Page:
After about 1/8 mile of heading west, there was signage for the Cowboy Trail, on the right. As I mentioned earlier, it used to be just Trail 200. Also, at that point, if you went further up the existing wash instead of turning on to Trail 200, the signage used to indicate you were now on Trail 300. This time, I did not see any mention of Trail 300. I don't know if that means it's been decommissioned or just isn't signed (at least on this side) any more.
Made my way on up to the pass, with the big volcanic plug on the left. I like the view here. But you can't see the Strip from this pass. You'd have to head a bit higher up on that mountain rise to see that.
However, technically, in this section of the Conservation Area, off-trail travel is not permitted. So I've never made it up any higher.

I did see a drone flying around this area, once. That is also not permitted, possibly to help preserve cultural resources, and possibly because the approach to Henderson Executive Airport is oten right over the conservation area.
I saw this nice big Great Basin Collard Lizard on the way down Trail 200.

After less than a mile, Trail 200 reconnects with Trail 100. I return this way almost every time, because it means less retracing of footsteps, and because it means I don't need to slide down the dry waterfalls I climbed up on the way to the Petroglyphs. Only one of the waterfalls is Class 3 (requiring hands and feet, and the lifting of at least one point of contact of contact to make the scamper up the small drop off), and it's not particularly hard to descend, but I still prefer not to.

Once back on Trail 100, I'd say it's a bit less than 1 1/2 miles back to the parking lot.

All Trails gives the total hike distance as 4.4 miles total, with 564 feet of elevation gain. Not intrinsically difficult, but you will have to make the one scramble. Also, the wash bottom is sandy, and the heat can be significant. But still generally one of my favorite hikes in the area. I think I still prefer Black Mountain, Trail 404, but this one is shorter and easier to fit into a limited time, especially if it's hot.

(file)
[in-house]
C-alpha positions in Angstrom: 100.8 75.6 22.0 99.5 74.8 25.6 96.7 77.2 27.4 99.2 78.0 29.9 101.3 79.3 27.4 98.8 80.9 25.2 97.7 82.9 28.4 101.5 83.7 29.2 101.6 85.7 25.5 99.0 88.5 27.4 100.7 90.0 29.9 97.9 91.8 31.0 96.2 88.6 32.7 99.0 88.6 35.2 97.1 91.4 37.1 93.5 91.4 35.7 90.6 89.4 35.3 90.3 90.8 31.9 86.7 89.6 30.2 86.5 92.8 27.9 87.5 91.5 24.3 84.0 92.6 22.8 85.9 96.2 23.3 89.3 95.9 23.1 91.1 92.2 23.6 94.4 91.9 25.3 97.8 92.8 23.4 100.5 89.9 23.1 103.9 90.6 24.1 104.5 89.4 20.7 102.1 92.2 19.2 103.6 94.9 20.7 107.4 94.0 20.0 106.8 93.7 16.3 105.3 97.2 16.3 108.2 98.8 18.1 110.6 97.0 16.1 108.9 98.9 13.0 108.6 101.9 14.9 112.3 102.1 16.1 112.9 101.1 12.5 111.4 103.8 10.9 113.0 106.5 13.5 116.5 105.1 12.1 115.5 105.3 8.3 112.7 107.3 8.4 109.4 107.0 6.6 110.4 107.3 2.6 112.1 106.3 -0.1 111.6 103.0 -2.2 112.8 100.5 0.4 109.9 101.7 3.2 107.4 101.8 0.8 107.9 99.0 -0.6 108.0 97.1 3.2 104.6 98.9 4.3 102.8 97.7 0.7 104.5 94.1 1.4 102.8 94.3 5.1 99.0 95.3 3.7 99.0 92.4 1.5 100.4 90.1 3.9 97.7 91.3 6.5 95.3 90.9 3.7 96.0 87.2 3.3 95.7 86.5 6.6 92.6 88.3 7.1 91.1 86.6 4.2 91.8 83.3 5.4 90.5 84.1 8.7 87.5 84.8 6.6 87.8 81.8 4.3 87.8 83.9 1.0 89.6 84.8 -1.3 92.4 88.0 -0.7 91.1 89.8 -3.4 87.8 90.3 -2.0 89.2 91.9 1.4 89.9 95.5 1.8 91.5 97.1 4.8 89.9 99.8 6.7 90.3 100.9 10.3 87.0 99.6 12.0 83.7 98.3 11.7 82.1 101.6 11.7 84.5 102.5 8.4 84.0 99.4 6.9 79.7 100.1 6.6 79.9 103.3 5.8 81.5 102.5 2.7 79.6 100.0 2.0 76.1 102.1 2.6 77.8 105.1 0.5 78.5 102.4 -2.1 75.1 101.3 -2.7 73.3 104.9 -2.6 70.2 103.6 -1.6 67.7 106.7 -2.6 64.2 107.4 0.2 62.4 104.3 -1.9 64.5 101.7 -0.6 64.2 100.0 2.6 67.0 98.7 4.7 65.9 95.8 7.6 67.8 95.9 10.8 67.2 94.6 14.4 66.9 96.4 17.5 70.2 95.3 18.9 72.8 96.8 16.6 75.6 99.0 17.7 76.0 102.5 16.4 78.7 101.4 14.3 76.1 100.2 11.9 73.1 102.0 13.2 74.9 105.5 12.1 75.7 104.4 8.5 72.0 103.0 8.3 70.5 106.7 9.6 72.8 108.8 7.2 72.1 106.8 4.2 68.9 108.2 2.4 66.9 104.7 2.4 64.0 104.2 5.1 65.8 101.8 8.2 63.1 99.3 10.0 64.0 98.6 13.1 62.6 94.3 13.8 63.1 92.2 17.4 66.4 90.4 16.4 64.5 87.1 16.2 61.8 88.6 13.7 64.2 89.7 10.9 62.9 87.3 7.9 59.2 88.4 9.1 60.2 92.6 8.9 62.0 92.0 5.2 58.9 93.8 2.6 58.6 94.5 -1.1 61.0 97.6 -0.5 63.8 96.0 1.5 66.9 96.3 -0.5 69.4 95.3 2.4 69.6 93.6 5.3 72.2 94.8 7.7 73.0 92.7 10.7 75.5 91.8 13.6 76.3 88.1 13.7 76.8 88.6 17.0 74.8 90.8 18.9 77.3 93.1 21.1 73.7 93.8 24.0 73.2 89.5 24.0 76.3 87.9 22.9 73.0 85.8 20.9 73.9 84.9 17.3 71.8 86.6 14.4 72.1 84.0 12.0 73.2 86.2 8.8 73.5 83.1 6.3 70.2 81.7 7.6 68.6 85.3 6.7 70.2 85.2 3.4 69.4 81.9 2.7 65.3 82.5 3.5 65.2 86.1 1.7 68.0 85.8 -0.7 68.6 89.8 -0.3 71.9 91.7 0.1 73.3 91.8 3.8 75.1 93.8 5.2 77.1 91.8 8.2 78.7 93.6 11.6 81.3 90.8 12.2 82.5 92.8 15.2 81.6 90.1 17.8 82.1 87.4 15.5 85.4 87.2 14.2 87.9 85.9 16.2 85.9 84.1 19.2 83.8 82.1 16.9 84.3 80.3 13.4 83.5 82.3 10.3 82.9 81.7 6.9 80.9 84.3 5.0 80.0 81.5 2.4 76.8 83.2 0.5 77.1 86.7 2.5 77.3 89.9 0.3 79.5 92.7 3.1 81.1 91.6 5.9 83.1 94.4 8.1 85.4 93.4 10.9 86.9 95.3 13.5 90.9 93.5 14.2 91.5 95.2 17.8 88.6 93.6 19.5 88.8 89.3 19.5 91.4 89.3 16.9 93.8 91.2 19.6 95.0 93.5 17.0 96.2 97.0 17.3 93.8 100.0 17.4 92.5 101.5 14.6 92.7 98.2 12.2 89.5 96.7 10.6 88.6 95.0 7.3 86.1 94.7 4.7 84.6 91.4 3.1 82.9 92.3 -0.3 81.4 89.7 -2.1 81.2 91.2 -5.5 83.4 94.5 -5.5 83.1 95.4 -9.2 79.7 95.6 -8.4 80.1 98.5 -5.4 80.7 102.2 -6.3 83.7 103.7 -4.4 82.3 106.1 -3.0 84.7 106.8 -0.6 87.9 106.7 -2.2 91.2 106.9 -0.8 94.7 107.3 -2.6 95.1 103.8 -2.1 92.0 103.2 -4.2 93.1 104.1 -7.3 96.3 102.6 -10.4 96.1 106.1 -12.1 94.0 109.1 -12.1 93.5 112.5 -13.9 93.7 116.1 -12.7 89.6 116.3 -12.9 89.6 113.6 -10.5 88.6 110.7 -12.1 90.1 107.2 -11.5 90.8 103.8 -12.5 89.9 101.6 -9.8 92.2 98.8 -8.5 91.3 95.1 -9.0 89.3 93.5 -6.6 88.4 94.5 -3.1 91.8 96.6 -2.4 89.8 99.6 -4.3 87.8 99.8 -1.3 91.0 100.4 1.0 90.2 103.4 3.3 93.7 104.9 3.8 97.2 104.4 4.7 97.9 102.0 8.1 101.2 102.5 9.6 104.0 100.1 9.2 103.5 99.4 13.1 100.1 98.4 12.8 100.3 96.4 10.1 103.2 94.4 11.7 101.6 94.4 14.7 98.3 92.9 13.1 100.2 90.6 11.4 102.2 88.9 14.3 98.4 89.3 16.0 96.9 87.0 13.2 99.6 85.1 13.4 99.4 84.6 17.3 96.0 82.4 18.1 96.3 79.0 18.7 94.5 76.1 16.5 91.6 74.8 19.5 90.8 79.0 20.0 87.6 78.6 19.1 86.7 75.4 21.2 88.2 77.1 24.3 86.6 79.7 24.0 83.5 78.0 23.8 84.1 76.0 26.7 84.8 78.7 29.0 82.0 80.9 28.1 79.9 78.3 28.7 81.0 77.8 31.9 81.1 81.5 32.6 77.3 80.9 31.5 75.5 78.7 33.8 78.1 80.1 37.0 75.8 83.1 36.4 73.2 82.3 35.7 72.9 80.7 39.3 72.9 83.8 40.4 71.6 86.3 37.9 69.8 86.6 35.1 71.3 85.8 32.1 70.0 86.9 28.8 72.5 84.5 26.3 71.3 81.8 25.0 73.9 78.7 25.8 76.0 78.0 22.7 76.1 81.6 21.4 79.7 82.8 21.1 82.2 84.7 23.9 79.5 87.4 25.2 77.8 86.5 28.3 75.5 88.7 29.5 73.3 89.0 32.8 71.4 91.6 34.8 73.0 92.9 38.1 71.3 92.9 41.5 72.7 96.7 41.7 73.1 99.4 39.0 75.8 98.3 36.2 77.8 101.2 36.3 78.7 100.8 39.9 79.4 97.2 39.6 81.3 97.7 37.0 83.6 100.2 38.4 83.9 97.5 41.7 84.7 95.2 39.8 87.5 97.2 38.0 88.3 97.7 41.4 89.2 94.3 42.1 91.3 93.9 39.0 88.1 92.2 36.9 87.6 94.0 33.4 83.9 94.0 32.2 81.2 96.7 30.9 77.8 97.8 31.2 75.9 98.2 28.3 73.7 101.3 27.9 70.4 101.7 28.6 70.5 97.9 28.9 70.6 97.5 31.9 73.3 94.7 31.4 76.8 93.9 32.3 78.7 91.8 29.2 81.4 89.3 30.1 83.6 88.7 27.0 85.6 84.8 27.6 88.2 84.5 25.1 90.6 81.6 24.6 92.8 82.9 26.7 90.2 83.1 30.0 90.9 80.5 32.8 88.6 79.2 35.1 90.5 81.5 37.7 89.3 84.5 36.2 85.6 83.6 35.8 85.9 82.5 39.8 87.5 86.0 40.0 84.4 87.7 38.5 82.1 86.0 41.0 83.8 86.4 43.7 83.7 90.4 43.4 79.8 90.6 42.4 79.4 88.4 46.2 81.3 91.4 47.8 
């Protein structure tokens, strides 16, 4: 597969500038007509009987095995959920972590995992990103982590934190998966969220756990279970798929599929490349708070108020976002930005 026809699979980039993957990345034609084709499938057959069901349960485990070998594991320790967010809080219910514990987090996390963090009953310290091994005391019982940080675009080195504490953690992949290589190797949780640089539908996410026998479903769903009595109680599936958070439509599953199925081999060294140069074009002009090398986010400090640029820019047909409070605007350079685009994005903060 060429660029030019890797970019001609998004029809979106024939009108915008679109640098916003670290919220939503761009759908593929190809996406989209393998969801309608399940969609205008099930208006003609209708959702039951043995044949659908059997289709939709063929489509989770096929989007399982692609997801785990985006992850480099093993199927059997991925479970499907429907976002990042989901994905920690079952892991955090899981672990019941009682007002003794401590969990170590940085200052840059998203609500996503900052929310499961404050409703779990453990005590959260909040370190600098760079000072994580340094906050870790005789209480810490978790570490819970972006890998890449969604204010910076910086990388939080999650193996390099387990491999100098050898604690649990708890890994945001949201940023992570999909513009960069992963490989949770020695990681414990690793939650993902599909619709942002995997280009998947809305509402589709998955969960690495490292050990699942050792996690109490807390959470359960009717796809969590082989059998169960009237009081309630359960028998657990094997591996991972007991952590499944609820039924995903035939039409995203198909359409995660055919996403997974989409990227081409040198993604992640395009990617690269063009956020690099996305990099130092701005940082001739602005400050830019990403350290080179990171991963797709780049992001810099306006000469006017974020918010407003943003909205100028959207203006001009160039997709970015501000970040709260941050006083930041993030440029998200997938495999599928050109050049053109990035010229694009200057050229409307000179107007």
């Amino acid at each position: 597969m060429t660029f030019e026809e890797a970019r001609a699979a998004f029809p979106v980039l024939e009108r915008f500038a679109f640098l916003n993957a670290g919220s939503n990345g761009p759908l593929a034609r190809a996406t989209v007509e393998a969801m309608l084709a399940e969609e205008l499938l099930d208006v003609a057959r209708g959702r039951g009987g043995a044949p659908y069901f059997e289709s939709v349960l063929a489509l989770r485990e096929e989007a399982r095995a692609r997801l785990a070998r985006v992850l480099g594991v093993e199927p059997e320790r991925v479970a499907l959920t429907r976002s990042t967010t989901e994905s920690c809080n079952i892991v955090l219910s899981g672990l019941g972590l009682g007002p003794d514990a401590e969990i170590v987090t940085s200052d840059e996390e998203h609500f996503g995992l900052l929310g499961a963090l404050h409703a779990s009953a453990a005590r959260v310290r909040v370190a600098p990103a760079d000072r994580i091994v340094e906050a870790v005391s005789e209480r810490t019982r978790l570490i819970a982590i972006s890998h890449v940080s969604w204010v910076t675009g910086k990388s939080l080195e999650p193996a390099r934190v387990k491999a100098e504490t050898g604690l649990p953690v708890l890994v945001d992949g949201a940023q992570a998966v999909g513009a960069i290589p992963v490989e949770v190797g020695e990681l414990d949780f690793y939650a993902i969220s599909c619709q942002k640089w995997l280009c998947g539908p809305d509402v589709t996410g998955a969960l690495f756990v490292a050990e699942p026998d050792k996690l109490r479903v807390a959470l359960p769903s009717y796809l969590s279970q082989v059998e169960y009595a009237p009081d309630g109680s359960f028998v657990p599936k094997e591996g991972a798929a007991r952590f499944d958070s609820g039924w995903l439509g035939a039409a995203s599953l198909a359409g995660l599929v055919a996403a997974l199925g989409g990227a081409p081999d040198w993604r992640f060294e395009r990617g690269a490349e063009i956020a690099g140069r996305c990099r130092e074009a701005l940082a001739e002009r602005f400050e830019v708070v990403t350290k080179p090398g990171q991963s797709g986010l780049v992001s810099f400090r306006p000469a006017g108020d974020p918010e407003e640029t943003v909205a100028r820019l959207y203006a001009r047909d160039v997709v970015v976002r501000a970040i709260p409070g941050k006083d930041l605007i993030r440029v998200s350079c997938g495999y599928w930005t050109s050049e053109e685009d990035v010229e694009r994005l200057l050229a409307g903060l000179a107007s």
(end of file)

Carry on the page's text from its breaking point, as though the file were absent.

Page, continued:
1. Greetings!
    I am a budding drone pilot looking for interesting places to document. Sloan Canyon looks appealing to me, so I've been digging into what is and is not permitted. Now the area is classified as a national conservation area, which falls under different rules vs a national park. There are different rules for monuments and forests too, but I digress. To emphasize my point, Lake Mead has chosen to prohibit drone flight, while Red Rock has chosen to allow it outside two wilderness areas, yet red rock is a conservation area and lake Mead is a recreation area.

    My point is that the rules vary, and it is up to the drone pilot to learn the rules where they fly. I am still researching Sloan Canyon, hence my stumbling across your blog, but I haven't found any prohibitions yet. If you can provide any restrictions I'll be grateful, and I'll keep searching for an answer to include calling the ranger station if needed. As is, the area is not listed as prohibited in the national database which you can review on the b4ufly app, but neither is Anza Borrego, but that's also a state park with yet again its own rules.

    1. Sorry, I lost your comment among the spam comments. Sorry to say I do not know if drones are permitted or not permitted in Sloan Canyon National Conservation Area. Generally, the NPS is going to have more limitations than the BLM, despite the title of the land in question. Outside of wilderness or wilderness study areas, they very well may be permitted. But the density of people specifically in the petroglyph area may mean they are prohibited there.

  2. It occurs to me that this is also pretty close to Henderson Executive Airport, so it may be restricted, or at least a pretty low ceiling on operating a drone.